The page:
Layering the retinoid over a gentle moisturizer will help temper any irritation. Look for a moisturizer with hyaluronic acid, ceramides, antioxidants, or redness-relieving peptides. Finding the right moisturizer for your particular skin type isn’t always easy. You can read our guide on moisturizer if you need help finding a product you like. The CeraVe Ultra-Light Moisturizing Lotion ($18, Amazon.com) is one dermatologist-recommended pick that works well for combination skin, for instance.
Note: The skin around your eyes is extra sensitive, and you shouldn’t apply retinoids to the upper eyelids at the risk of getting product in your eye. Protect the entire eye area with a thick moisturizer before putting retinoids on the rest of your face.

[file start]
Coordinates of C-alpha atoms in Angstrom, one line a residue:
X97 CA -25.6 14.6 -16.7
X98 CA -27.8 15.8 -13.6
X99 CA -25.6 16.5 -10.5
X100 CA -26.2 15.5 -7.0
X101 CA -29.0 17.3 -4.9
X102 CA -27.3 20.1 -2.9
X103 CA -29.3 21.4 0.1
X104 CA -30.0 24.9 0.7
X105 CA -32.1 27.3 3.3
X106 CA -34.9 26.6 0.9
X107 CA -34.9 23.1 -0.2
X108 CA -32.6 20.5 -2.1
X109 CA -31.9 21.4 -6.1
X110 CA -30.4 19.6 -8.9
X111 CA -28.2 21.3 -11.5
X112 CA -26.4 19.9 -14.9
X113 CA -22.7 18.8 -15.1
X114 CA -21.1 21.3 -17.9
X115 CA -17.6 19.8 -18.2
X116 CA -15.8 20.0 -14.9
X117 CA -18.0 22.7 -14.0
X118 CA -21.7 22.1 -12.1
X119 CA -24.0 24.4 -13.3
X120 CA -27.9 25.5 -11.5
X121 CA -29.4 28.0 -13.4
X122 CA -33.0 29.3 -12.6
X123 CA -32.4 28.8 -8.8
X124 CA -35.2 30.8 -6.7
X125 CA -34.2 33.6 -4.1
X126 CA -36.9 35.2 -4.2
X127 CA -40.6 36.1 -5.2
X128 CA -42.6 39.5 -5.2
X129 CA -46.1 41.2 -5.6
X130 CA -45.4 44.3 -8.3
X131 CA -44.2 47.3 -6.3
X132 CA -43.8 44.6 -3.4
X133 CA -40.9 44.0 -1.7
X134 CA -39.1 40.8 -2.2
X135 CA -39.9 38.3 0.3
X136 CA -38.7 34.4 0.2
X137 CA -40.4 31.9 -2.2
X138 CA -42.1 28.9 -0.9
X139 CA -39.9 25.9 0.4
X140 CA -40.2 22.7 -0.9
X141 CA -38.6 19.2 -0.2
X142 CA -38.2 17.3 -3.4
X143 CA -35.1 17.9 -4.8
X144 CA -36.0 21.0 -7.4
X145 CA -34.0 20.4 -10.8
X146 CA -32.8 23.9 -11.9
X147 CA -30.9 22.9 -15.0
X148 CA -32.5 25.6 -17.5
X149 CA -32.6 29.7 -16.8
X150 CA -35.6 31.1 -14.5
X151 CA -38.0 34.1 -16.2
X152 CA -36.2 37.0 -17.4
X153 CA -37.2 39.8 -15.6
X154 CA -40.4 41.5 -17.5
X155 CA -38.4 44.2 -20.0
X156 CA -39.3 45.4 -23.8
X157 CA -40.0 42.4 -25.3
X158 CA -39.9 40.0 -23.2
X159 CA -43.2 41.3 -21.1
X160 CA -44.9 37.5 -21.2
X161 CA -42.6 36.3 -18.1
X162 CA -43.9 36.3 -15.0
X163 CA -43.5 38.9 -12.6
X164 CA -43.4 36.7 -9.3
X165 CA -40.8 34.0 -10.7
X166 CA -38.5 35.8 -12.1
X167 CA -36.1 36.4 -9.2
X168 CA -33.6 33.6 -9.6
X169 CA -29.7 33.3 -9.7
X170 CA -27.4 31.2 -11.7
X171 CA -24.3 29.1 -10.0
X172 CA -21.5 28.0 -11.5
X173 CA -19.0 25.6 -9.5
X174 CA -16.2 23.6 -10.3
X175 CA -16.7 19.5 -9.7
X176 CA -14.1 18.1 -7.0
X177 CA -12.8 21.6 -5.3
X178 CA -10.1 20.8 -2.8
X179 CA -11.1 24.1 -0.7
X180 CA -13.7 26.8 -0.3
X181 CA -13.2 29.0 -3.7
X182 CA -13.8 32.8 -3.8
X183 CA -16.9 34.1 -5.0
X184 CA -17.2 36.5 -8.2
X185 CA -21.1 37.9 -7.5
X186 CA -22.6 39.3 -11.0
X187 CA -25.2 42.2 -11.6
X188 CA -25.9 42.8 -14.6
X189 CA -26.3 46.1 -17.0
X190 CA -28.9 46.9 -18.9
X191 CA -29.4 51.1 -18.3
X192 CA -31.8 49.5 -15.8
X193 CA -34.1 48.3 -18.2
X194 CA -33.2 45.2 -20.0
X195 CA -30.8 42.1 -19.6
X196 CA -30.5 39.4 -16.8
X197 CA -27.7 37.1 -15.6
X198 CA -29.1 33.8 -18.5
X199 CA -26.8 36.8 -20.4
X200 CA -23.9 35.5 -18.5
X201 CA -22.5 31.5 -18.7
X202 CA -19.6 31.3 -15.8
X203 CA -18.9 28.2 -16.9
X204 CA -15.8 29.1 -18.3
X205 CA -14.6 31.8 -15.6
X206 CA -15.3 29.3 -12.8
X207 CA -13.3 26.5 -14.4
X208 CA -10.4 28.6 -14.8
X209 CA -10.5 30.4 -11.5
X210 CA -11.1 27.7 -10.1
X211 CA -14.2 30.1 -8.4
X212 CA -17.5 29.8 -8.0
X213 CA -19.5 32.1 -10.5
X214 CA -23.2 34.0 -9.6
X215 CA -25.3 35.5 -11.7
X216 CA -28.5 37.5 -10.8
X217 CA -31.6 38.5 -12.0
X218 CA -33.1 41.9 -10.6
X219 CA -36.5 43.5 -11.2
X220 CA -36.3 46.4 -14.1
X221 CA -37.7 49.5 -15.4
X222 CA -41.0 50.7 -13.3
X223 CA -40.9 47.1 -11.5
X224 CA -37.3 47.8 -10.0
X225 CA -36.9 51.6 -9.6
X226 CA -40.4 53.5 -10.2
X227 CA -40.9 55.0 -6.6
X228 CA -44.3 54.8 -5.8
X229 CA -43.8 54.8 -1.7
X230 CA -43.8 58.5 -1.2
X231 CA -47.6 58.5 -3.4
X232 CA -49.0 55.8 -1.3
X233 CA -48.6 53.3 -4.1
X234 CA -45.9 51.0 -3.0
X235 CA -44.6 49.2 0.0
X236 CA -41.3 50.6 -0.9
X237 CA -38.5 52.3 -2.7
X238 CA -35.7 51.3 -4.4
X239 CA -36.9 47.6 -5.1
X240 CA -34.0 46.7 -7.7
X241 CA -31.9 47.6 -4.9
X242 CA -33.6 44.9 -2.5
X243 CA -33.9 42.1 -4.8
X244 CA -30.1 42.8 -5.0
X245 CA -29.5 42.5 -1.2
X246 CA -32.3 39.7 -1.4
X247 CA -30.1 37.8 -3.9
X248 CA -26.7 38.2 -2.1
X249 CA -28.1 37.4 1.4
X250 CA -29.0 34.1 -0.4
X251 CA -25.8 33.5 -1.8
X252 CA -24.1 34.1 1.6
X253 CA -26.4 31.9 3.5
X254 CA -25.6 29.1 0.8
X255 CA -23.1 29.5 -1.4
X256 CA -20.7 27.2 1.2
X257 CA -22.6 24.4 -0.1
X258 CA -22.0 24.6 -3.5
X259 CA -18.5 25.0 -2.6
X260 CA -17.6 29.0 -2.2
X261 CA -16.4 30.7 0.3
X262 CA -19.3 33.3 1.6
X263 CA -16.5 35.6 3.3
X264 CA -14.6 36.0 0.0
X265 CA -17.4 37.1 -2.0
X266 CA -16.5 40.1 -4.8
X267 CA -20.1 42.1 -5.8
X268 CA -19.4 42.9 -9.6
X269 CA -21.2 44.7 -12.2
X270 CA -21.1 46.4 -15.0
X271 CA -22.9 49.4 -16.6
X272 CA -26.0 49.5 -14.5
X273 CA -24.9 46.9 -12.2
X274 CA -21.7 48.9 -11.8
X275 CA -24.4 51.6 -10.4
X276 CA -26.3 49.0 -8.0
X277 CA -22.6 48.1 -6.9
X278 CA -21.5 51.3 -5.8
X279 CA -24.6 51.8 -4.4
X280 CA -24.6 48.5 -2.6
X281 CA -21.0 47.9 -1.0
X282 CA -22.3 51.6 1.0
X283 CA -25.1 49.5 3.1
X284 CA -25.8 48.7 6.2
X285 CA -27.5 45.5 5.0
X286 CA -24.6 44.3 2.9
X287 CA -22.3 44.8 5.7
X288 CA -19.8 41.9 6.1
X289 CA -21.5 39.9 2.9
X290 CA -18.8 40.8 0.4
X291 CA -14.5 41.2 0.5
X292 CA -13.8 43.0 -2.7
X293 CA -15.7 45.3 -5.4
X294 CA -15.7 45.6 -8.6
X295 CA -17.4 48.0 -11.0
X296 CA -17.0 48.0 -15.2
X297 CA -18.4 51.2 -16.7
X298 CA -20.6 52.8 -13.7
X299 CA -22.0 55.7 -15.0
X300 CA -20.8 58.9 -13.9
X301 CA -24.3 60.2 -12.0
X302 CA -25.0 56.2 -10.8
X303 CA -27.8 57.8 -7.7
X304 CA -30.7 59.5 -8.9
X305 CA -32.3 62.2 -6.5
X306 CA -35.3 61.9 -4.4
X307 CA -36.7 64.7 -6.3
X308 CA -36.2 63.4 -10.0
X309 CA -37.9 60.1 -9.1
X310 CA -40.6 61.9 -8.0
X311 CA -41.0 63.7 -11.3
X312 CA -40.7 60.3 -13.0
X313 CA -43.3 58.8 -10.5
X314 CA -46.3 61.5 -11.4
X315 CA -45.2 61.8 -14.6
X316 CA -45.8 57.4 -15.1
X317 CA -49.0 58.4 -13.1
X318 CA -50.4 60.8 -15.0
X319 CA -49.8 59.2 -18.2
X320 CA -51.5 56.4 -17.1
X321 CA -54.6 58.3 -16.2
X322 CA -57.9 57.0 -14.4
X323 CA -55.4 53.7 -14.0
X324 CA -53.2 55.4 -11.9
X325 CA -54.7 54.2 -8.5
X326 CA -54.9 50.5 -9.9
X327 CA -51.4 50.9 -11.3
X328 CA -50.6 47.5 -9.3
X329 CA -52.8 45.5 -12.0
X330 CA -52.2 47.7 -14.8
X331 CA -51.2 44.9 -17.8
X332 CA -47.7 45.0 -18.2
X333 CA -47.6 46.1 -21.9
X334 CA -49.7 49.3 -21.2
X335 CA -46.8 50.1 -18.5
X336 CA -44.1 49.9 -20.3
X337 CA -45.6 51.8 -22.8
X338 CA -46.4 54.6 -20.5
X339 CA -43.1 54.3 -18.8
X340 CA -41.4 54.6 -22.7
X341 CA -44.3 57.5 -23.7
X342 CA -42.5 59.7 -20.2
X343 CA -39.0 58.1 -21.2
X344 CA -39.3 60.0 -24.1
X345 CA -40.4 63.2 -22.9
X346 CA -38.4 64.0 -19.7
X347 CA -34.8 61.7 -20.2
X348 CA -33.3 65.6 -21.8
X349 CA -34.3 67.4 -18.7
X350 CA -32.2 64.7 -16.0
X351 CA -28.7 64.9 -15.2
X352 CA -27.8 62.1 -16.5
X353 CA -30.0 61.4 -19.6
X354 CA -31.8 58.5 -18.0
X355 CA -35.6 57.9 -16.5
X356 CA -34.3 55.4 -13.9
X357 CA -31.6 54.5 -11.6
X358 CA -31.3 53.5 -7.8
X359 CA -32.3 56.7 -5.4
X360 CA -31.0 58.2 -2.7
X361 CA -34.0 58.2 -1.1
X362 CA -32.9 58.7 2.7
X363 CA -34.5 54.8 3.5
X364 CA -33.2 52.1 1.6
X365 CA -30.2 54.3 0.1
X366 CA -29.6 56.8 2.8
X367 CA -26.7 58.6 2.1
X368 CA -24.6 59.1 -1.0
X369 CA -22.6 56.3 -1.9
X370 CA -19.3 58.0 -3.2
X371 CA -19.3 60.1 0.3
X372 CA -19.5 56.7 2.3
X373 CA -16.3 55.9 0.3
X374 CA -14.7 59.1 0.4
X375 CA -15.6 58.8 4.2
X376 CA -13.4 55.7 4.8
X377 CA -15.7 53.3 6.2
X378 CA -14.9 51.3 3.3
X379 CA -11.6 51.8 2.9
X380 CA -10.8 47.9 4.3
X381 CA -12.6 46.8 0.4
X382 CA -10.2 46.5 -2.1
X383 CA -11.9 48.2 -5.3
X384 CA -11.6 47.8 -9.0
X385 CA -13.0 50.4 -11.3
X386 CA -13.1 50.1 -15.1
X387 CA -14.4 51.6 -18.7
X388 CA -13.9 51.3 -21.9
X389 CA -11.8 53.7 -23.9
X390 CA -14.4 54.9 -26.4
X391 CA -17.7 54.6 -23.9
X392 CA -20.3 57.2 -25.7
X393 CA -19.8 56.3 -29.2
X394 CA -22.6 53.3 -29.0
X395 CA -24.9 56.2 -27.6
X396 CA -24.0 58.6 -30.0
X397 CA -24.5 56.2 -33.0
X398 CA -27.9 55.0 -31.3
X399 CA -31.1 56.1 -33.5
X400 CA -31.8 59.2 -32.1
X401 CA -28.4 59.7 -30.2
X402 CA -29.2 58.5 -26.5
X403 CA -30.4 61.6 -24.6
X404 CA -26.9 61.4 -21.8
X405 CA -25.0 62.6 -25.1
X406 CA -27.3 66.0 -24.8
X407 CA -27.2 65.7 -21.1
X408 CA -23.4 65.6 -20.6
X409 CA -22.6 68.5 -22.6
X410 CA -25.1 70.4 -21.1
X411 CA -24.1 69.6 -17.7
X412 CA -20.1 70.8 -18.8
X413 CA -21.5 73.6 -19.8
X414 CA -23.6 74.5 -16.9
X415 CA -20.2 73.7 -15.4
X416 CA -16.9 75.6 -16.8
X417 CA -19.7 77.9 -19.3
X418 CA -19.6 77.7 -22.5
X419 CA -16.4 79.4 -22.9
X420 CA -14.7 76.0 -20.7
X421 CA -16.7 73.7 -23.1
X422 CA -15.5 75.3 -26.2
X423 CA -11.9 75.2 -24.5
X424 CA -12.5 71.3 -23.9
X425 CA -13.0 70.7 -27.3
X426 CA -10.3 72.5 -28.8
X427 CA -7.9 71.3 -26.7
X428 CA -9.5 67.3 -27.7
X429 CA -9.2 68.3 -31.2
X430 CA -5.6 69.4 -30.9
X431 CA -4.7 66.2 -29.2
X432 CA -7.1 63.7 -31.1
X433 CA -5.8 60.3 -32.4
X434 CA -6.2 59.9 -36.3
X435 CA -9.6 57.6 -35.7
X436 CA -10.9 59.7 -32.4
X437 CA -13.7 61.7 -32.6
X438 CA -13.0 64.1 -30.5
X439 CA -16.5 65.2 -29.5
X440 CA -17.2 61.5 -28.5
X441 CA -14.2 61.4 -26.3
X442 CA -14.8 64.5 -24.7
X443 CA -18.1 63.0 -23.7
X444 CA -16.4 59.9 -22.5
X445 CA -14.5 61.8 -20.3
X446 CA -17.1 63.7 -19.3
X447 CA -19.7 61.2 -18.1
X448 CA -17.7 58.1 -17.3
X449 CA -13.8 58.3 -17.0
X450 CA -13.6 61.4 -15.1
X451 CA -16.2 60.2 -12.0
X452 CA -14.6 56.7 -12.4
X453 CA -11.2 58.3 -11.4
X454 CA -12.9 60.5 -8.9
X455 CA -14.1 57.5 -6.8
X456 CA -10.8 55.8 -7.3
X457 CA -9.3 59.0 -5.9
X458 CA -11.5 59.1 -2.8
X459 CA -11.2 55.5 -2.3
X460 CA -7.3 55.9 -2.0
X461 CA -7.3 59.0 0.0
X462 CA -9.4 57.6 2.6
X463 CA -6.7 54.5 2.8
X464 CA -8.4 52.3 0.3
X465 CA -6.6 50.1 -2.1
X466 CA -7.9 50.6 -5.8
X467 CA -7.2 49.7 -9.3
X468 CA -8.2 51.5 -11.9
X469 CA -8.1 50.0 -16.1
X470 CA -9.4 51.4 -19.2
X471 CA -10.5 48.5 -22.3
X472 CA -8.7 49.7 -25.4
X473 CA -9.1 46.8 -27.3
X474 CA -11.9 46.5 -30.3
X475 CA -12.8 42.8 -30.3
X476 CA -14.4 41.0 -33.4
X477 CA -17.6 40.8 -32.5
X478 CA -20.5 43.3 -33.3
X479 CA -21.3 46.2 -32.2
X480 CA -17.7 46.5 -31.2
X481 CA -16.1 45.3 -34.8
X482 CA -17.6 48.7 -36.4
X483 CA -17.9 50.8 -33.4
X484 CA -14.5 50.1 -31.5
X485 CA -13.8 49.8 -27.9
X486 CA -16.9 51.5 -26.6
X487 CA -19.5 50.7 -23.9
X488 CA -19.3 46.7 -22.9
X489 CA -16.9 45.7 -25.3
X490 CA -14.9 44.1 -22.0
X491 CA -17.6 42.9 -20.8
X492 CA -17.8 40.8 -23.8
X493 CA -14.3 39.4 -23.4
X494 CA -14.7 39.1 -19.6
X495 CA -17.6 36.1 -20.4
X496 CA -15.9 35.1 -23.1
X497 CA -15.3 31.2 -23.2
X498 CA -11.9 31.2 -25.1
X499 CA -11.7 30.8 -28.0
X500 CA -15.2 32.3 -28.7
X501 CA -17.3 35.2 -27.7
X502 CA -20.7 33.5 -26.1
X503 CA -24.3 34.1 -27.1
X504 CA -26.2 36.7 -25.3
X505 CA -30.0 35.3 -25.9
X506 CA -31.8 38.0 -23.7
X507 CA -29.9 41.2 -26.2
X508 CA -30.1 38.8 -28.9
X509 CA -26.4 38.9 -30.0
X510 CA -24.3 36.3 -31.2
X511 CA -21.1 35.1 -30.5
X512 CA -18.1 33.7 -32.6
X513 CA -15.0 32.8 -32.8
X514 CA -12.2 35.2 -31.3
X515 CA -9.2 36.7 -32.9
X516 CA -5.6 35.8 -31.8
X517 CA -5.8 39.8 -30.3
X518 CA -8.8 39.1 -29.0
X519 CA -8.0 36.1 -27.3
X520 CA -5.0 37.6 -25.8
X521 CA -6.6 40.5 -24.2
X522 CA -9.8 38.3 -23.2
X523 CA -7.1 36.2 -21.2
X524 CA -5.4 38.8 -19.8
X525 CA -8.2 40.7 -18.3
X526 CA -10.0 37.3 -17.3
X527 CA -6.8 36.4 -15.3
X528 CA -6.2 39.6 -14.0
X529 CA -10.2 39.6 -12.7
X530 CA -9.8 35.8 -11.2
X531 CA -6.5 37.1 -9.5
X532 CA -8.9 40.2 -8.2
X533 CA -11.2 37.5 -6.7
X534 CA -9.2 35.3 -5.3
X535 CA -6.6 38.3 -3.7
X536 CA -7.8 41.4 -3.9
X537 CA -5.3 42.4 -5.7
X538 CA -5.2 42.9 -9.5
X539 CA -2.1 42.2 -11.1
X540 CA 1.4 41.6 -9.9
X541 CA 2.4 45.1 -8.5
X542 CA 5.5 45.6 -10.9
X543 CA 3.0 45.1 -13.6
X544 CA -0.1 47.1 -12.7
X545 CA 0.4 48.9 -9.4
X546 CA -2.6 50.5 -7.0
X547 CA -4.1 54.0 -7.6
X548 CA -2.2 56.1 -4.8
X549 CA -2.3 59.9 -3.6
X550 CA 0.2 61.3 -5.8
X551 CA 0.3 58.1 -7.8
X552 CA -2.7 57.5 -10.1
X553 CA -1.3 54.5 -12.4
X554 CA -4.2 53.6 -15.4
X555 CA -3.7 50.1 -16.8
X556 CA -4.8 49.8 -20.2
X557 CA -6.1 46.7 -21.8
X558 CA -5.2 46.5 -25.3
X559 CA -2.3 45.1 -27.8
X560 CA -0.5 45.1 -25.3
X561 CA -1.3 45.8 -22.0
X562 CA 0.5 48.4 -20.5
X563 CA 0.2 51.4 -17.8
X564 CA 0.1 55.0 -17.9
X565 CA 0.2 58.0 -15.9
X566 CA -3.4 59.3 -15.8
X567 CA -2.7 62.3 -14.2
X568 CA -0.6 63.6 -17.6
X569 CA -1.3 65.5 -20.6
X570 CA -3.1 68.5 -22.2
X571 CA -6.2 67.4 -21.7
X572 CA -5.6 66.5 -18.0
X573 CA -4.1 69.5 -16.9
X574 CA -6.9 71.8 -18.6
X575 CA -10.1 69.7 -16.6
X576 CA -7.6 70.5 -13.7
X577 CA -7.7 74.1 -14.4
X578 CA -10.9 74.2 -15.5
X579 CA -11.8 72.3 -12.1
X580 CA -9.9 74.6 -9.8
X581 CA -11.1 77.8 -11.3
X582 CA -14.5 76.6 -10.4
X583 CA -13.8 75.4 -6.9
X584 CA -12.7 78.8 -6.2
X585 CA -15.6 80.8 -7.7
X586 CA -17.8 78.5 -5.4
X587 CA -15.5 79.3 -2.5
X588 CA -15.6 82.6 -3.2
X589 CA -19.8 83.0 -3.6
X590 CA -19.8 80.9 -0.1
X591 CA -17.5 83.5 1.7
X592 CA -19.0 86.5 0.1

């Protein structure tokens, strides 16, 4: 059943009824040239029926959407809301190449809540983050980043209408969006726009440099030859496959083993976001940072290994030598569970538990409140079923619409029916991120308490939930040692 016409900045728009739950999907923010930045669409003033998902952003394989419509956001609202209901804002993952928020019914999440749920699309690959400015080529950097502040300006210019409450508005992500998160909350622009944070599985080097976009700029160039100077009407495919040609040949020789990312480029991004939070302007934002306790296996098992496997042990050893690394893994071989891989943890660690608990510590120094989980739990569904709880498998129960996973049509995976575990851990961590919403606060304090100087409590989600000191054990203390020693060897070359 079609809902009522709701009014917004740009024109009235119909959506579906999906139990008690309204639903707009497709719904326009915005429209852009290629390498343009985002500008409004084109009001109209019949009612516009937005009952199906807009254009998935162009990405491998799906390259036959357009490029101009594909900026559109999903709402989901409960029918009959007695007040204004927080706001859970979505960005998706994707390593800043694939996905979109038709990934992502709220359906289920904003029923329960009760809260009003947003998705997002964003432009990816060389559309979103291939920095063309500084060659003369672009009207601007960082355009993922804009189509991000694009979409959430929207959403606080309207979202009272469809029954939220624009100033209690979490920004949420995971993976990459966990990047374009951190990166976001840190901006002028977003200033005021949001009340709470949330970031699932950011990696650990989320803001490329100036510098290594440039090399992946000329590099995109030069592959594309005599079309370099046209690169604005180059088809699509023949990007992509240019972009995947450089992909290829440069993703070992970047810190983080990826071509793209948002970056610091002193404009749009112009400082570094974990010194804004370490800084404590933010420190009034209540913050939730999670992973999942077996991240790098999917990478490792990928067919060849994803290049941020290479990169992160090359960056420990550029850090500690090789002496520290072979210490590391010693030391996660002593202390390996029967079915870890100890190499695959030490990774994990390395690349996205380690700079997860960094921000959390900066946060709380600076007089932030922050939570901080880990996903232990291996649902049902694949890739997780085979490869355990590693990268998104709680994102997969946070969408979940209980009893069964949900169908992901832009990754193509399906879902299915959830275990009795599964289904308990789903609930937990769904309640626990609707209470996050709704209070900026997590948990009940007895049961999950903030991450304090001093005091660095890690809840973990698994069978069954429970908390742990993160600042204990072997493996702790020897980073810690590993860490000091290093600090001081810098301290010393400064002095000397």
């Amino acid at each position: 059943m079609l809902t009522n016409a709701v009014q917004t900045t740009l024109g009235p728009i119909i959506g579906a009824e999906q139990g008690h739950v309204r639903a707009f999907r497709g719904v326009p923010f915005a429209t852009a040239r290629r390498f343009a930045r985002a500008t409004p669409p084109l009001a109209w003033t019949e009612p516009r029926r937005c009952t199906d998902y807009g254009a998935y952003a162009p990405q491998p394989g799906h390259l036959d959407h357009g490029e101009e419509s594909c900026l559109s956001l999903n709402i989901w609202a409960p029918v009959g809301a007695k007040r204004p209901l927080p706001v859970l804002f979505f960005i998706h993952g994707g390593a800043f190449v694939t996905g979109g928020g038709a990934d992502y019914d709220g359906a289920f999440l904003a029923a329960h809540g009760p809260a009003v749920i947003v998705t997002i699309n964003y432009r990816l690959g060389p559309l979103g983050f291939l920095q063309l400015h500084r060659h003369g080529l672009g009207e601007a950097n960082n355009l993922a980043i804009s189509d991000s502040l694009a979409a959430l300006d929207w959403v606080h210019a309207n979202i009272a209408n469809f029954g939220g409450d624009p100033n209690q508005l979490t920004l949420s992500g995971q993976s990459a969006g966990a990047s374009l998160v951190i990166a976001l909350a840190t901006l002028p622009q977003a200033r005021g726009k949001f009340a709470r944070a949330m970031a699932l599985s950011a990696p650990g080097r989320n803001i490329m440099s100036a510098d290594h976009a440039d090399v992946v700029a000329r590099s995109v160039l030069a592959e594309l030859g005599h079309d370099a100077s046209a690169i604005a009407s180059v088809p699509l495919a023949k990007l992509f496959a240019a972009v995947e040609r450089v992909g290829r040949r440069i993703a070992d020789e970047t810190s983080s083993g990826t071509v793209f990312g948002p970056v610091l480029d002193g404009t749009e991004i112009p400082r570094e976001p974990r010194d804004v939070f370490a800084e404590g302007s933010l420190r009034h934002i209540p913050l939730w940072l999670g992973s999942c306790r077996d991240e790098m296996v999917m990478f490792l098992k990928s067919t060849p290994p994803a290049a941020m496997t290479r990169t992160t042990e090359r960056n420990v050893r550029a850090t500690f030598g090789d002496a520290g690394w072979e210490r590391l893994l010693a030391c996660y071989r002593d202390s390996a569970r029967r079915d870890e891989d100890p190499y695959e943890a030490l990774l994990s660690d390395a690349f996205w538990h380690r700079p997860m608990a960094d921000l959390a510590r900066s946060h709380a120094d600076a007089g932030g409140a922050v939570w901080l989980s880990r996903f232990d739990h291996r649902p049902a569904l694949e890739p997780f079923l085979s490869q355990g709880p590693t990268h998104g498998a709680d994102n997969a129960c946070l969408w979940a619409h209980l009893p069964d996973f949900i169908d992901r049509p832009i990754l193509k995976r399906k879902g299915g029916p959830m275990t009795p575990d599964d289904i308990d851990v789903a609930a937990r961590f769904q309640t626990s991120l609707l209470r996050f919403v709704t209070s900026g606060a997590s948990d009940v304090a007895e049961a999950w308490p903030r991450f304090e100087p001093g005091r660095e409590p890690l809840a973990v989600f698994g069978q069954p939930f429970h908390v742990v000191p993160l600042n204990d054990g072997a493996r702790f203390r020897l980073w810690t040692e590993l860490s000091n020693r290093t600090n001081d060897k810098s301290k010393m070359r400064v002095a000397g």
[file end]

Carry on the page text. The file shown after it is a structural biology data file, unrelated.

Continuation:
5. Don’t start by applying retinoids every day.
Retinoids aren’t something you should apply every day from the start. You have to work your way up to regular use. “Start slowly applying twice per week and then gradually add another day until you have built up tolerance for daily use,” RealSelf dermatologist Michele Green, M.D., tells SELF. If your skin has an adverse reaction, such as excessive peeling, lay off the treatment for a couple days. Then, you can try again but decrease the amount of times you use it per week. For example, if you experienced irritation after using it four times in a week, then bump your frequency down to three and see how your skin reacts. Some people can only tolerate using retinoids about twice a week, explains Dr. Kim.
6. Change to a simple skin-care routine.